And this person seemed to fit that bill. And certainly they were — I think there’s no doubt that the police were concerned that this man was carrying explosives. But again they have not specified whether he in fact was or not.

TERENCE SMITH: But running him down and shooting him, this is an unusual police action in Britain, is it not?

CRAIG WHITLOCK: It’s very unusual here. I think it’s very fair to say that people here were very startled and shocked when they heard the news of this. Part of that is, of course, the idea that there may have been another attempted bombing on the subway.

People are, understandably, very jittery about that. But the idea that there was a police shooting I think it’s, again, starting to sink in with people here in London that what they’re going through is something that, you know, is very dangerous and could stay with them for a while. These are not events that they’re used to seeing and hearing and reading about, especially not in the space of a few weeks.

TERENCE SMITH: What are the rules of engagement for British police in situations like this? And have those rules changed in any way because of these bombings?

CRAIG WHITLOCK: No, they haven’t changed because of the bombings. I think it’s — while police shootings here are very rare, I think, again, it’s the same guiding principles you might find in the United States or other countries.

If police are armed and they’re confronted with a suspect who they judge to represent an imminent and lethal danger to the public around that suspect, they’re authorized to use deadly force. Not every police officer in London carries a weapon. In fact, very few carry firearms. It’s usually special squads who are in dangerous situations or out for dangerous suspects.

In this case, that’s what appeared to be going on. These were plain-clothed officers who were staking out a home in the Stockwell area. They were looking for people who were associated or suspected to be suicide bombers. So, you know, understandably this is a very dangerous situation and when this gentleman was running away through the subway, you know, you can imagine the concerns that were going through these officers’ minds.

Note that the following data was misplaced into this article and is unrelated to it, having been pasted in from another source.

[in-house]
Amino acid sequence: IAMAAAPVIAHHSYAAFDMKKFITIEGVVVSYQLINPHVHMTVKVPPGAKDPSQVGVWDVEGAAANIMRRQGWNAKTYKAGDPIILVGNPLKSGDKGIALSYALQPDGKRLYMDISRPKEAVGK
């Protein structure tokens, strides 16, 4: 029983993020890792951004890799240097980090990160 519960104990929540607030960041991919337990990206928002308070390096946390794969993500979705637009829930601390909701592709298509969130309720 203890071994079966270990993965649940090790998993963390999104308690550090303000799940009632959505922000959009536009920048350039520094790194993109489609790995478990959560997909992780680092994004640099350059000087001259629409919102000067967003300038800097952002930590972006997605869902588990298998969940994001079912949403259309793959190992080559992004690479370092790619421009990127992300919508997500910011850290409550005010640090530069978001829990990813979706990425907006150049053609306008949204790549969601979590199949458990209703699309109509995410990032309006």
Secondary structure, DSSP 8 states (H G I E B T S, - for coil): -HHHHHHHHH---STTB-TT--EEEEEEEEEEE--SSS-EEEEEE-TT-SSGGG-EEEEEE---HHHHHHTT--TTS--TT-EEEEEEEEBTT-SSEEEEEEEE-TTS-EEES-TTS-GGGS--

Now, of course, there will be a thorough investigation, but witnesses clearly appeared to be alarmed as well. They were worried that something serious was going on and this man was running away, was running away from the officers through the subway, again, a repeat of what happened yesterday and two weeks ago.

TERENCE SMITH: Well, you mentioned people being startled by this. What’s the atmosphere in London tonight?

CRAIG WHITLOCK: Well, I think people are trying to get along with their lives. But, again, this is sinking in, I think, by the day, the sense of vulnerability among people in London. They’ve been told about the threat of terror attacks for many years now. This is not a theoretical problem for them.

They sort of feared that something like this would happen. And, of course, we had the bombings two weeks ago, which brought that home. Then what happened yesterday, I think, really brought that to another level. People realized this wasn’t a passing thing — that this threat was going to stay with them here for a while, for the foreseeable future.

Then, of course, you have a deadly shooting on the subway today and people are starting to wonder, you know, how long is this going to go on? When is the threat going to be encircled to the point where they feel like they can get back with their normal lives again? But it’s difficult. It’s difficult here.

TERENCE SMITH: Craig Whitlock of the Washington Post, thanks very much for joining us.

CRAIG WHITLOCK: Thank you.